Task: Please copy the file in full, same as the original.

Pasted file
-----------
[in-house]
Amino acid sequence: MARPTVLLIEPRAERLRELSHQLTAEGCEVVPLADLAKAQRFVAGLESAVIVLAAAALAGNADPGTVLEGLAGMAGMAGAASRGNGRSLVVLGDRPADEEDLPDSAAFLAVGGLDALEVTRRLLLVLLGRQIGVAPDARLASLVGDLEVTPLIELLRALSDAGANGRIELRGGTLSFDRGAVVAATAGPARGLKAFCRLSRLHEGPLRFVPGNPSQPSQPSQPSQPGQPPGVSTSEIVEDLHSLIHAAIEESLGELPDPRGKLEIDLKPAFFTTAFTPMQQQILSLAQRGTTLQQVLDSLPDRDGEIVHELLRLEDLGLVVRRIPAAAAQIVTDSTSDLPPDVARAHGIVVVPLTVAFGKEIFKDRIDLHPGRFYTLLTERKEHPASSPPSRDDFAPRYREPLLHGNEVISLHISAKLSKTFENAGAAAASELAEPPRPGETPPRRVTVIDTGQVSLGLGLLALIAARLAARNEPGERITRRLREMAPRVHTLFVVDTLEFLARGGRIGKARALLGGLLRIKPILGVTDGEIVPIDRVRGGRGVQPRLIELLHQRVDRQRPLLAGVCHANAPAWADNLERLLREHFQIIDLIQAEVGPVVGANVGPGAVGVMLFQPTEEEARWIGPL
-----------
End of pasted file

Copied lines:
[in-house]
Amino acid sequence: MARPTVLLIEPRAERLRELSHQLTAEGCEVVPLADLAKAQRFVAGLESAVIVLAAAALAGNADPGTVLEGLAGMAGMAGAASRGNGRSLVVLGDRPADEEDLPDSAAFLAVGGLDALEVTRRLLLVLLGRQIGVAPDARLASLVGDLEVTPLIELLRALSDAGANGRIELRGGTLSFDRGAVVAATAGPARGLKAFCRLSRLHEGPLRFVPGNPSQPSQPSQPSQPGQPPGVSTSEIVEDLHSLIHAAIEESLGELPDPRGKLEIDLKPAFFTTAFTPMQQQILSLAQRGTTLQQVLDSLPDRDGEIVHELLRLEDLGLVVRRIPAAAAQIVTDSTSDLPPDVARAHGIVVVPLTVAFGKEIFKDRIDLHPGRFYTLLTERKEHPASSPPSRDDFAPRYREPLLHGNEVISLHISAKLSKTFENAGAAAASELAEPPRPGETPPRRVTVIDTGQVSLGLGLLALIAARLAARNEPGERITRRLREMAPRVHTLFVVDTLEFLARGGRIGKARALLGGLLRIKPILGVTDGEIVPIDRVRGGRGVQPRLIELLHQRVDRQRPLLAGVCHANAPAWADNLERLLREHFQIIDLIQAEVGPVVGANVGPGAVGVMLFQPTEEEARWIGPL